Online ‘gig’ platforms has made it easier for people to look for freelancing opportunities. With more than 8 million workers depend on gig platforms (3 million ride-hailing drivers, 5 million fintech agents, and 30 thousand freelancers listed in various freelancing platforms) it is necessary for the government to provide legal certainty for employment in the gig-economy.
The need for employment regulation to be more accommodating towards gig economy was the topic of the ISD Public Dialogue (Thu, 24/10) that was held in partnership with Indonesia Employer’s Association (APINDO) titled “Online Labour Market: Defining Employment Relations in the Digital Age” featuring representatives from gig-platform (Helpster), regulator (Coordinating Ministry of Economic Affairs/CMEA and Ministry of Manpower), and academia (Lembaga Demografi FEB UI) as speakers.
Haiyani Rumondang (Ministry of Manpower) stressed the dire need for current employment regulation (Law no. 13 of 2003) to be updated – despite the controversies that surrounds the revision draft. The current law defined an employment by the presence of three elements: contract, remuneration, and command that are agreed upon between employers and workers. However, the advent of gig-platforms that mediates clients and independent contractors (workers) has altered the relationship between employers and workers.
As an example, Helpster is a platform that connects workers and businesses that need additional human resources for short-term basis. Priskila Rumondor (Helpster’s VP of Human Resources) explained that Helpster’s role as a platform extends from matching clients with human resources to the deliverance of remuneration to workers and ensuring both parties to comply with the contract of employment. The lack of regulation that accommodates this new kind of employment scheme has made her company in legal limbo. However, she also highlights that Helpster always ensure the contract being made complies to existing regulation (i.e. must fall under the category of short-term freelancing that cannot exceed 21 days/month for 3 months in a row).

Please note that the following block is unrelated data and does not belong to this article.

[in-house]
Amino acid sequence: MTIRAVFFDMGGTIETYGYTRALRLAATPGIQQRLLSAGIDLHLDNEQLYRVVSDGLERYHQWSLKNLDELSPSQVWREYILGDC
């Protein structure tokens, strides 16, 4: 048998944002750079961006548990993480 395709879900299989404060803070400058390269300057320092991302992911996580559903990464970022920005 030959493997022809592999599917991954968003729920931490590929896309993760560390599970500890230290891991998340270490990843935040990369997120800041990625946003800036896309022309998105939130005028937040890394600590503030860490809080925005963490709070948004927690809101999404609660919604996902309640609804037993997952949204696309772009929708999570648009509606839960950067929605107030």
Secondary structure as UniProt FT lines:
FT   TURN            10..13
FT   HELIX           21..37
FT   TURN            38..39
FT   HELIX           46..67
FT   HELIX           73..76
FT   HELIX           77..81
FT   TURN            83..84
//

Academician Dewa Wisana of Lembaga Demografi FEB UI discussed the possible way to regulate the online labour market. He argued that the regulation cannot be one-size-fits all as some workers treat gig-employment as their primary source of income (therefore they need more protection and welfare rights) and the other treat it as secondary employment. However, it is imperative that the regulation must not interfere with worker’s flexibility as it may hinder the efficiency entailed in the online labour market (i.e. lower hiring cost, lower information asymmetry through rating system, and transparency of remuneration).
To sum up, Sarah Kessler in her book titled ‘Gigged: The End of the Job and the Future of Work’ says that “the gig economy could create opportunity for some people, but it could also amplify the made the world of work terrifying in the first place; insecurity, increased risk, lack of stability, and diminishing workers’ rights”. The presence of regulator is needed to provide protection for workers and certainty for businesses. With the right regulation, freelancing jobs can be formalised through gig-platforms.
(Robert Adhi Ruddyanto)